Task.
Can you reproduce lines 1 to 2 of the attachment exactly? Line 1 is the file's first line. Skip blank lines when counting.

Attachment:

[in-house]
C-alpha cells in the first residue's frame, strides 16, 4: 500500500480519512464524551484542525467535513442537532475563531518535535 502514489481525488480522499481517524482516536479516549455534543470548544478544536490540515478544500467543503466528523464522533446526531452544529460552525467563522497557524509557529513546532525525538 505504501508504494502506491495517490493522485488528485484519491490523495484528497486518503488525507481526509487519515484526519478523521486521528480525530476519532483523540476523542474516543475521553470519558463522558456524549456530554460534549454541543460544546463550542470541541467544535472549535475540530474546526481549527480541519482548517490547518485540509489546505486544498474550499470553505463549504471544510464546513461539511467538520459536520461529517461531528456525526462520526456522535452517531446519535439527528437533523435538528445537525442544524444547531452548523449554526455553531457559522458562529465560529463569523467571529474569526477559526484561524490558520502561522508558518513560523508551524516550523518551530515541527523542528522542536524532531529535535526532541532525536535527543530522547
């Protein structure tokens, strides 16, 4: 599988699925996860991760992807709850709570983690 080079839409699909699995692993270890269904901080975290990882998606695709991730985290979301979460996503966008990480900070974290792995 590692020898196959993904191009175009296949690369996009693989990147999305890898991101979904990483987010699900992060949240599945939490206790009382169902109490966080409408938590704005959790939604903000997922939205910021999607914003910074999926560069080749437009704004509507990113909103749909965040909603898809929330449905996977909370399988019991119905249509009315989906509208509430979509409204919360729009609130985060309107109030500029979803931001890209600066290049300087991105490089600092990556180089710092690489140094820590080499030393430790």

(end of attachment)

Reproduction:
[in-house]
C-alpha cells in the first residue's frame, strides 16, 4: 500500500480519512464524551484542525467535513442537532475563531518535535 502514489481525488480522499481517524482516536479516549455534543470548544478544536490540515478544500467543503466528523464522533446526531452544529460552525467563522497557524509557529513546532525525538 505504501508504494502506491495517490493522485488528485484519491490523495484528497486518503488525507481526509487519515484526519478523521486521528480525530476519532483523540476523542474516543475521553470519558463522558456524549456530554460534549454541543460544546463550542470541541467544535472549535475540530474546526481549527480541519482548517490547518485540509489546505486544498474550499470553505463549504471544510464546513461539511467538520459536520461529517461531528456525526462520526456522535452517531446519535439527528437533523435538528445537525442544524444547531452548523449554526455553531457559522458562529465560529463569523467571529474569526477559526484561524490558520502561522508558518513560523508551524516550523518551530515541527523542528522542536524532531529535535526532541532525536535527543530522547